Google Location History to Country Chart

UPDATE 2/26/2024: Google has updated its format for location history (and renamed it Google Timeline), so I rewrote a bunch of this code for the new format (and got rid of the need for a Google API key). New post here:

I had some spare time, so I knocked out another rough and ready set of scripts that I've been meaning to code for a while (see also DenseDead). These scripts, written in python with help from the Google Geocoding API, Google Charts, and the GeoPy module will give you a map of the world with countries colored based on how many years it has been since you visited. Mine looks like this (I added some data by hand for before 2012):

It is kind of kludgy, but in case you are curious, the steps and the scripts are below.

One of the reasons I wanted to write these is because the Google information is awesome but both too detailed for what I'd like to keep lying around, and not useful to me as latitude/longitudes. Instead, I'd like to know the countries I've been to over time. With these scripts, I convert the timestamps and latitude/longitudes into timestamps and addresses before fuzzing them down to years and countries, which is immediately useful and about the level that I want to keep. If you no longer find Google's use of its more fine-grained information useful, you can also clear the more detailed information from Google (instructions to delete your location history).
  1. Go to Google Takeout and download a KML of your location history. Allow me one small digression here.
    Google Takeout exists because of a relatively small group of engineers and others at Google who worked hard to make it exist. The team used to go by the name of the Google Data Liberation Front and have a really cool website and logo. The website now redirects to a support article but there are still great people working at Google working on ensuring that users have access to their data. This type of data portability is extremely important and ensuring it is something I worked on in the private and public sector. Thank you to the current and former team members and allies of the Data Liberation Front!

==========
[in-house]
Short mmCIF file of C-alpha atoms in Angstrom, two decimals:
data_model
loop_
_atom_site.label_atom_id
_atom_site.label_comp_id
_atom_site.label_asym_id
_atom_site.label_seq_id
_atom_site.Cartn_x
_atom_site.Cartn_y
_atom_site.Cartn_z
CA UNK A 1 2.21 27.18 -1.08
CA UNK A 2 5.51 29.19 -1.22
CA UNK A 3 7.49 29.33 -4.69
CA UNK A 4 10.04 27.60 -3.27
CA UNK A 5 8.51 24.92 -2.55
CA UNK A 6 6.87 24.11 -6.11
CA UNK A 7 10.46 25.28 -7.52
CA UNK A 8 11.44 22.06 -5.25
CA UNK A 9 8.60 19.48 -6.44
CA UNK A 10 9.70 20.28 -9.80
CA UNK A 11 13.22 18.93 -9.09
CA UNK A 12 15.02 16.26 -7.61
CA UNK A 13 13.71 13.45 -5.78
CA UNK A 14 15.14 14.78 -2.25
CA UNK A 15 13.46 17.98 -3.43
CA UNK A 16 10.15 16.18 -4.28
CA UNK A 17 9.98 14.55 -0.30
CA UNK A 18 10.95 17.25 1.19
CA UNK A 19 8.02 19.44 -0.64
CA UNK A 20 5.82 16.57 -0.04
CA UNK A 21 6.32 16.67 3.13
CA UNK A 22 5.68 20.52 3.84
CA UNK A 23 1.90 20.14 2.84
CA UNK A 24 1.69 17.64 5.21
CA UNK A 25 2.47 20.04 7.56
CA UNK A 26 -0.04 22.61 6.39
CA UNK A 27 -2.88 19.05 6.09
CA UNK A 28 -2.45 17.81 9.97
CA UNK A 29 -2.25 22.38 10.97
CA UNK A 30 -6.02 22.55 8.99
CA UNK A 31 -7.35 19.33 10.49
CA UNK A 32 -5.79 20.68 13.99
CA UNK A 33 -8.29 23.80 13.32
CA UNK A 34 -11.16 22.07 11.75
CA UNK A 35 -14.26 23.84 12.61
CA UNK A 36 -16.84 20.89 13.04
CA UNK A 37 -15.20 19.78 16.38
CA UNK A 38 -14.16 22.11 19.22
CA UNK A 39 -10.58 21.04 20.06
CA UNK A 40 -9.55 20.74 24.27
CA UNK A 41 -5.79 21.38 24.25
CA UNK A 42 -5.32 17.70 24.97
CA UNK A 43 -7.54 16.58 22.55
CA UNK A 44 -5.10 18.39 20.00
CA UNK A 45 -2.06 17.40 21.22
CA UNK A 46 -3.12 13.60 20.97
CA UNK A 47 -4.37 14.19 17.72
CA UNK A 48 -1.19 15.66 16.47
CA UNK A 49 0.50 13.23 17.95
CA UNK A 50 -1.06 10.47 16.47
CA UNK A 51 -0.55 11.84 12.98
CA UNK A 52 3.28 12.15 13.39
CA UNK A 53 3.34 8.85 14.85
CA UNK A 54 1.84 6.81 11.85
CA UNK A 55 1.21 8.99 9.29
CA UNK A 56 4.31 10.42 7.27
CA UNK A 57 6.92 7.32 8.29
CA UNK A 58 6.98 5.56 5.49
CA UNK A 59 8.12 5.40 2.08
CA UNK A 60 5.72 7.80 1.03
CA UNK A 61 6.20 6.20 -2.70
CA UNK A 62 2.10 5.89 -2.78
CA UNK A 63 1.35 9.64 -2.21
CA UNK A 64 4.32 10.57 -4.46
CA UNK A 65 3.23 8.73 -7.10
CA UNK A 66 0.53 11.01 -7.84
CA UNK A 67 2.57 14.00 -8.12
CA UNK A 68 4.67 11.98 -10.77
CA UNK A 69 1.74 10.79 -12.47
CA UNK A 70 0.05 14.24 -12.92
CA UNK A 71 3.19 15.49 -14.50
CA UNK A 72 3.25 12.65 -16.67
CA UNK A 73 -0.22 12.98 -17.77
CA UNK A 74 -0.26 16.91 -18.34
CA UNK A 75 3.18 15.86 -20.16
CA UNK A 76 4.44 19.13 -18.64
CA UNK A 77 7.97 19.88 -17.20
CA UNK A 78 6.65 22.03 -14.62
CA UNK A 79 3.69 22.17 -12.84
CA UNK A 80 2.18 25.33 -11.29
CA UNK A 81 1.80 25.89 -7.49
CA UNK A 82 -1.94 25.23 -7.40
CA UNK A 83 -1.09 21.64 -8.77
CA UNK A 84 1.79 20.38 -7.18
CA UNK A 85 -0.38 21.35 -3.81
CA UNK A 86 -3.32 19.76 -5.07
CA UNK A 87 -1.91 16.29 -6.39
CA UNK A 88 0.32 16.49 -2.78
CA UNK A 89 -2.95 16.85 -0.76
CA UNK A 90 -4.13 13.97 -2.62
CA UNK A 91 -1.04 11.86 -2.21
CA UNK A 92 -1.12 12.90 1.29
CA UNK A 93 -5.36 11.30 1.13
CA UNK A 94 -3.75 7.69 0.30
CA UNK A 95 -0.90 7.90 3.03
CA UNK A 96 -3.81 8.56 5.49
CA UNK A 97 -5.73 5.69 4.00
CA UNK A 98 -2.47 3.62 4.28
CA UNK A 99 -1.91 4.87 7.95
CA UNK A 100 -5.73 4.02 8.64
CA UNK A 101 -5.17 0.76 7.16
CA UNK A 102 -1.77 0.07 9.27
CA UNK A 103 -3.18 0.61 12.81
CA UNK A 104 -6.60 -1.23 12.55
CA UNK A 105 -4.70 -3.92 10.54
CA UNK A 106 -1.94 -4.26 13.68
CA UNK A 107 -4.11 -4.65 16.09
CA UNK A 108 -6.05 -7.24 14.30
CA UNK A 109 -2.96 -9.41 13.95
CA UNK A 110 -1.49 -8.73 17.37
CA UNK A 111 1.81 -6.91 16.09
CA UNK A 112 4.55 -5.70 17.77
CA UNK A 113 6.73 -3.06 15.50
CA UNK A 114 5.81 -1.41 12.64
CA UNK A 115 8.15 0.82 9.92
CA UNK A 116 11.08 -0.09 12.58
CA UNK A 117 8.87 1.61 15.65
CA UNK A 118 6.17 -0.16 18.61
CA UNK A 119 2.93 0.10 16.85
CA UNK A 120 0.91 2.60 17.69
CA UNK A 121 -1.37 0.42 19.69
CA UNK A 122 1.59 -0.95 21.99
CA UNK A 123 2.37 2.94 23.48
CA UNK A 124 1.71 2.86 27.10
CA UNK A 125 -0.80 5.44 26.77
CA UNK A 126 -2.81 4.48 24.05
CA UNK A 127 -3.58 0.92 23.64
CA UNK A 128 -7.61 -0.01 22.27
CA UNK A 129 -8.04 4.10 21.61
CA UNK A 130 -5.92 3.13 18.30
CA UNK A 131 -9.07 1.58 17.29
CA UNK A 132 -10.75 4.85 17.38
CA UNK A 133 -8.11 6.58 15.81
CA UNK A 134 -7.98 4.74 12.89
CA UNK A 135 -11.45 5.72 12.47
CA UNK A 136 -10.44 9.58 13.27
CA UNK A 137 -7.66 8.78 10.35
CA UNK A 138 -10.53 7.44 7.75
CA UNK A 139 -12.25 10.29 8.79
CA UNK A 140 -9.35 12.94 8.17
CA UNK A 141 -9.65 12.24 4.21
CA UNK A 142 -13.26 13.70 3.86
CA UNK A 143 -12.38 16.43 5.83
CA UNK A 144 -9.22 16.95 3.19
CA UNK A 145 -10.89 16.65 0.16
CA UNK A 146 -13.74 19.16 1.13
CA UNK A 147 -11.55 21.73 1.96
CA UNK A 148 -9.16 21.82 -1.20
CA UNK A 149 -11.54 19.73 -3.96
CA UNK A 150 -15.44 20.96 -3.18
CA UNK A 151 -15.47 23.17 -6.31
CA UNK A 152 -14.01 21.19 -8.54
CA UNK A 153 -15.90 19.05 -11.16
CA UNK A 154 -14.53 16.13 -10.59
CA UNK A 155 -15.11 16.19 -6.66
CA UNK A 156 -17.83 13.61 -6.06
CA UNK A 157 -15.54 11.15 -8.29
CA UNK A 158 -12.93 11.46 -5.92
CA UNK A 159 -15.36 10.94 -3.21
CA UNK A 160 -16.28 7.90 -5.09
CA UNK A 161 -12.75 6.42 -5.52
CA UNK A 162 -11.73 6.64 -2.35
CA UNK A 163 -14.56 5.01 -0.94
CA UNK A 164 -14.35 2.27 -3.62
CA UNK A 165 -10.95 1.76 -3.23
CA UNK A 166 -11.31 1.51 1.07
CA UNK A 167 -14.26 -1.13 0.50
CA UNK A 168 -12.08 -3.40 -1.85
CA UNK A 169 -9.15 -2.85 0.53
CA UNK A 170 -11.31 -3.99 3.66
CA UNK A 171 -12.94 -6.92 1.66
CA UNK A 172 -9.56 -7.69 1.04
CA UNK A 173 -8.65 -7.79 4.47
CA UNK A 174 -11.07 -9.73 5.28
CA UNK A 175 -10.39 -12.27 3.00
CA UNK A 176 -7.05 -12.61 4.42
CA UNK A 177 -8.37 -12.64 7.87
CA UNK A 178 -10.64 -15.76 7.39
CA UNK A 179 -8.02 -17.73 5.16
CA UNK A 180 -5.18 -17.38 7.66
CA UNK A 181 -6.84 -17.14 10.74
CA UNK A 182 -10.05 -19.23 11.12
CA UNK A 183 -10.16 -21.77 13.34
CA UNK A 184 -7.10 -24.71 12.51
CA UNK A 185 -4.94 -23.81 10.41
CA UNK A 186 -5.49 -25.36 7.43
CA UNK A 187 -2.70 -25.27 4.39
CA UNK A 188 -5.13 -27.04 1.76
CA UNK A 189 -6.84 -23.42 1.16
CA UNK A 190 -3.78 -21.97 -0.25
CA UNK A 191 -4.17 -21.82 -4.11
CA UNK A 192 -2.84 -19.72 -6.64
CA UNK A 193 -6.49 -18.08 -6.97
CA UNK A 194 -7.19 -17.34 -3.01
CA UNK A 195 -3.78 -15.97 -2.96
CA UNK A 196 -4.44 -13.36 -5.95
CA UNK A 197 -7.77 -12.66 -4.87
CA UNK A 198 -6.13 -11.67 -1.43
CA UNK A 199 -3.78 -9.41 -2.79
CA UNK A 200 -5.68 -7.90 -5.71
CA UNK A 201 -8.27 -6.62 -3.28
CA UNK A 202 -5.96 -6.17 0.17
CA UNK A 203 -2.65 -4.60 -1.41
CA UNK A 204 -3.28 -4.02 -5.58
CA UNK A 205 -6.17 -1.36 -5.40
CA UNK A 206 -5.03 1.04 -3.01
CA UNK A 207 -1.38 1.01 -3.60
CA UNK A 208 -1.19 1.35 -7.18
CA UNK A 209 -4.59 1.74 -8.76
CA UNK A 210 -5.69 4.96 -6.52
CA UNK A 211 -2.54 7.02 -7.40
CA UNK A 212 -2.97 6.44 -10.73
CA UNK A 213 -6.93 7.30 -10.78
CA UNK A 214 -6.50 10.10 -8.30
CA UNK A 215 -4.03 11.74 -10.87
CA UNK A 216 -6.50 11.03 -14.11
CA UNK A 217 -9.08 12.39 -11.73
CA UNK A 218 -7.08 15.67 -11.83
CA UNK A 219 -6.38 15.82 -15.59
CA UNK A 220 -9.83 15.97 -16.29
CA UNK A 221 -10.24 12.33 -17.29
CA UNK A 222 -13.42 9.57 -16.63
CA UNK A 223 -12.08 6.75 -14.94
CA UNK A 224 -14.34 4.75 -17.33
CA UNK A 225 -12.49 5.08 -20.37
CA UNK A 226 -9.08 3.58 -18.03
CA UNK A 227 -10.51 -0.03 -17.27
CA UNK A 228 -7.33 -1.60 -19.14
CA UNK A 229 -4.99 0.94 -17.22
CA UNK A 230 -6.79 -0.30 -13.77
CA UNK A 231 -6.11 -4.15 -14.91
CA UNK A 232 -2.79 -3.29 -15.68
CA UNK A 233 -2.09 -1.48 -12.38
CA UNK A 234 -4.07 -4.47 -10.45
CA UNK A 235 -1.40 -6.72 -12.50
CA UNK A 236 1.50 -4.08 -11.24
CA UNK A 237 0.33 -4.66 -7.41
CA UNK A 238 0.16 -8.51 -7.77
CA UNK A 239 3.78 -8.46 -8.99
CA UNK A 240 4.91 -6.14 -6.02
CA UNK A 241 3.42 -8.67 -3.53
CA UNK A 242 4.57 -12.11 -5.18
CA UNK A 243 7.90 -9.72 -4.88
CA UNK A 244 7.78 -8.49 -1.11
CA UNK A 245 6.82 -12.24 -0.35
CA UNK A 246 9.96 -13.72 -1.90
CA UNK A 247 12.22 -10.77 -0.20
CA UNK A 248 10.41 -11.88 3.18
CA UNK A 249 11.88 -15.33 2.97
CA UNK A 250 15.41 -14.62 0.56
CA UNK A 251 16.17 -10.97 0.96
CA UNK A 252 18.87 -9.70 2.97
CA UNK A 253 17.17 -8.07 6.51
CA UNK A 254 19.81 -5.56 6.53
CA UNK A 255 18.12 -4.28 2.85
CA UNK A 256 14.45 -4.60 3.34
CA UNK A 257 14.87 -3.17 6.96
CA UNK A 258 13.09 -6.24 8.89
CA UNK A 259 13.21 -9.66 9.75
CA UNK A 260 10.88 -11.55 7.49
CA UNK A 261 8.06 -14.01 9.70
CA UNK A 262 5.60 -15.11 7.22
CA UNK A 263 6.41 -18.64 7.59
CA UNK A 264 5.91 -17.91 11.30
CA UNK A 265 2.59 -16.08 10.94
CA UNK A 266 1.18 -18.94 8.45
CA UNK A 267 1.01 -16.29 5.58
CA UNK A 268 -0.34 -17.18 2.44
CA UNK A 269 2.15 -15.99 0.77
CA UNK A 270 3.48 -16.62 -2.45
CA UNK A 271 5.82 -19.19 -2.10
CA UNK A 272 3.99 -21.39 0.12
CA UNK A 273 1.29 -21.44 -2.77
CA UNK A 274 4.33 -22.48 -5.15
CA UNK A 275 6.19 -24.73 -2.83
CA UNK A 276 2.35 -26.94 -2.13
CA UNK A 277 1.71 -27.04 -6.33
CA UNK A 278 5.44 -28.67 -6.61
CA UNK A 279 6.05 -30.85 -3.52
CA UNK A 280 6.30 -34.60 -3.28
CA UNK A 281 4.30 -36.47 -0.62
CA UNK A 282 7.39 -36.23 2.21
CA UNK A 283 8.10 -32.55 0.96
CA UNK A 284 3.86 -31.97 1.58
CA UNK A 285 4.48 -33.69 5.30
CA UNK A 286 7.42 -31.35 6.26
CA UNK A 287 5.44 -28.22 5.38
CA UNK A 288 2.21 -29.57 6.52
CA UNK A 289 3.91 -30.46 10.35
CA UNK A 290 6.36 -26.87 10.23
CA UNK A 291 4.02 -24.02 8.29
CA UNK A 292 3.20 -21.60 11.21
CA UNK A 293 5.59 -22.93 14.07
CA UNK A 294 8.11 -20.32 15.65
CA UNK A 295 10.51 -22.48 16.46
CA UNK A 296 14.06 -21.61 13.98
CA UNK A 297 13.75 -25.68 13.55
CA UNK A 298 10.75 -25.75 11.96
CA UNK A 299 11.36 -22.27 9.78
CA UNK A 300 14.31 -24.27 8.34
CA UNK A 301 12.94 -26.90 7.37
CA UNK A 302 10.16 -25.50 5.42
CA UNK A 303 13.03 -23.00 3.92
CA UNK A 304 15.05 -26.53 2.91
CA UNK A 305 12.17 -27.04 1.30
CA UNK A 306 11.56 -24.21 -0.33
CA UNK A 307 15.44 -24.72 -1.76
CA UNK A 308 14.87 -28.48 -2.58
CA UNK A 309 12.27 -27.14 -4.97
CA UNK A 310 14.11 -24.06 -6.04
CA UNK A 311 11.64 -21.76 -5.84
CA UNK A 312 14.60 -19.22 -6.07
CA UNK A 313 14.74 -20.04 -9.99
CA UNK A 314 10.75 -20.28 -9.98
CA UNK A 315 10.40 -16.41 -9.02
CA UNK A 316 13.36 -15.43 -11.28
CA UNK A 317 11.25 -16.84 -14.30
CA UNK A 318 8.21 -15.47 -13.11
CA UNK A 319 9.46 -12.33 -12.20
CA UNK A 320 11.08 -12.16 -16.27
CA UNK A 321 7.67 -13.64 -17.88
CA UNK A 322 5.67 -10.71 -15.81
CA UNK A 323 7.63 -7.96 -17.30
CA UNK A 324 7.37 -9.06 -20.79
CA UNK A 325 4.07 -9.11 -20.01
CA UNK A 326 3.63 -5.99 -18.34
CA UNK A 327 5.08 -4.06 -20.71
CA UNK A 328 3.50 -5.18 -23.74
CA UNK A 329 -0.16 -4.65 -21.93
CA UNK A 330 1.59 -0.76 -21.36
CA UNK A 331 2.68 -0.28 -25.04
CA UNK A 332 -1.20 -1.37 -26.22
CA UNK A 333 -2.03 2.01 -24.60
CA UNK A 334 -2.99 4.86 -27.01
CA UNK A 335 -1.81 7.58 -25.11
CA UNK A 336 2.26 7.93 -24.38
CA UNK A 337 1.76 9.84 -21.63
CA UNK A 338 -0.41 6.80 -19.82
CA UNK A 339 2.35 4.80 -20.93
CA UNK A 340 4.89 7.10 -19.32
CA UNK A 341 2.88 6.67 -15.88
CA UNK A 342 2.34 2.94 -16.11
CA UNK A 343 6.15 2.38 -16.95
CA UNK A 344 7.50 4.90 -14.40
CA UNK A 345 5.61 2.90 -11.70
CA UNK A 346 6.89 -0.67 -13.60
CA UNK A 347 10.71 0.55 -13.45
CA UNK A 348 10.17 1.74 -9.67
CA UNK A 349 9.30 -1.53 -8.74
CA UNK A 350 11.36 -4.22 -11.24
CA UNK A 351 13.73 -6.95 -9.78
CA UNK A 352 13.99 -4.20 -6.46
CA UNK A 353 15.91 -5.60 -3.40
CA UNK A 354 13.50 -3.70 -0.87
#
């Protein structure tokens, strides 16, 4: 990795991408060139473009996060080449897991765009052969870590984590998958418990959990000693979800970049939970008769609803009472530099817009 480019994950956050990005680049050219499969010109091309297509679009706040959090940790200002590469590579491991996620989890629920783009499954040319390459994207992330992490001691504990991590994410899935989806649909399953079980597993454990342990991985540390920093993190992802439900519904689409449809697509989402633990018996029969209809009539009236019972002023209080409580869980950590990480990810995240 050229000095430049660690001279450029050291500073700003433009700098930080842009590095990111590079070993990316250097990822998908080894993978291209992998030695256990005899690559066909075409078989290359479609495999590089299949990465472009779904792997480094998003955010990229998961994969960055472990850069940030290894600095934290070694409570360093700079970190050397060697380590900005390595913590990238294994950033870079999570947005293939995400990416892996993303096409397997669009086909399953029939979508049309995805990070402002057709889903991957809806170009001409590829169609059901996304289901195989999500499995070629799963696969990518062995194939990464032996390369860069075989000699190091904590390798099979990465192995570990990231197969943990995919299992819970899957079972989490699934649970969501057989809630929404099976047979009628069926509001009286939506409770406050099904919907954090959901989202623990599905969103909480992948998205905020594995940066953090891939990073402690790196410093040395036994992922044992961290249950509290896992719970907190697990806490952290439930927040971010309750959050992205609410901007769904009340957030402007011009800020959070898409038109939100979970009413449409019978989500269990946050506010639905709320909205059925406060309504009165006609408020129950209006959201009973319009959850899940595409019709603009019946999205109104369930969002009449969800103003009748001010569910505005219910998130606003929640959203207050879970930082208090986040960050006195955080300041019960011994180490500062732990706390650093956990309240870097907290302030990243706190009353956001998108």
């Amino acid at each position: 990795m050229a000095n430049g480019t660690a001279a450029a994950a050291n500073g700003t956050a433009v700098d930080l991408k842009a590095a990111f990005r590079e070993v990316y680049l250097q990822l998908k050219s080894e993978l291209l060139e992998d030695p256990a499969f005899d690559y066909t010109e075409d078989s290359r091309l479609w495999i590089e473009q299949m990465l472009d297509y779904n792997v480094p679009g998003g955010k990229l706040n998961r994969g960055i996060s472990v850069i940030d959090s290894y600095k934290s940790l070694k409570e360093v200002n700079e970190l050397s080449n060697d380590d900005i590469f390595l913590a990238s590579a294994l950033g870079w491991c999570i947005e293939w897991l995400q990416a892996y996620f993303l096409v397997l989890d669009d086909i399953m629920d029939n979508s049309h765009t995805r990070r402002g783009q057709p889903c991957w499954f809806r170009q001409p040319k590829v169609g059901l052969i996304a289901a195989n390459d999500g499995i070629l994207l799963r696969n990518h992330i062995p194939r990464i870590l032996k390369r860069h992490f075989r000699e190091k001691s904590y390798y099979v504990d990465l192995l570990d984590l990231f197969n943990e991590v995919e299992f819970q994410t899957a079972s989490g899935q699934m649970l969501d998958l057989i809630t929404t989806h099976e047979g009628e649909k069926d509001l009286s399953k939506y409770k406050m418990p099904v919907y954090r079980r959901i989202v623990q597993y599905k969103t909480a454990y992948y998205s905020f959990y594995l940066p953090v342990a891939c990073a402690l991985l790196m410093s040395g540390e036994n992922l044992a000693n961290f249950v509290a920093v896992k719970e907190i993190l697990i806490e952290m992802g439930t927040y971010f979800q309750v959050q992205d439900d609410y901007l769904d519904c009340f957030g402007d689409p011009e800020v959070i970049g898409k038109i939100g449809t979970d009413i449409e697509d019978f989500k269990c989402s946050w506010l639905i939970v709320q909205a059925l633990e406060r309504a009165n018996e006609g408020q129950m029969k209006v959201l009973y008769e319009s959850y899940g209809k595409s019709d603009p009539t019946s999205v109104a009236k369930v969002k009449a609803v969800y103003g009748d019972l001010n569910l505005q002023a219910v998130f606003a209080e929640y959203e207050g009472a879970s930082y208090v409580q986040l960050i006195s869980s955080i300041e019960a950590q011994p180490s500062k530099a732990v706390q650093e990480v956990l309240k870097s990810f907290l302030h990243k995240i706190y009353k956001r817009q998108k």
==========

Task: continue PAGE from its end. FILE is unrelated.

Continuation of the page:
2. Run to reduce the number of KML entries to a more manageable number. I threw out all entries that are within 10miles of the last entry I counted. The commandline is:
    #python Google_Location.kml > outfile.kml
  3. Split up the resulting file into chunks so that you don't violate the Google Geocoding API's daily limit. I used "#split -l4000 output_from_reduce.kml infile" that will produce 2000 calls to the Google API per file.
  4. Run on each of the split files. Do one per day so as not to get blocked. The commandline is:
    #PYTHONIOENCODING=utf-8 python input_file.kml
    Note that I needed to specify the encoding because although I think I understand encoding well enough, I don't. If someone else wants to teach me how to fix that, I would love to know.
  5. Join the outputfiles ("#join infileaa infileab infileac > infile_join"). 
  6. Optional: Fuzz the joined outputfiles by using
    #python inputfile.csv outputfile.csv
  7. Run to create an HTML file that will include the javascript for the chart. The commandline is:
    #python input_file.csv > Country_Chart.html
You may download the scripts at amac0/google-location-tools and the most interesting are also below.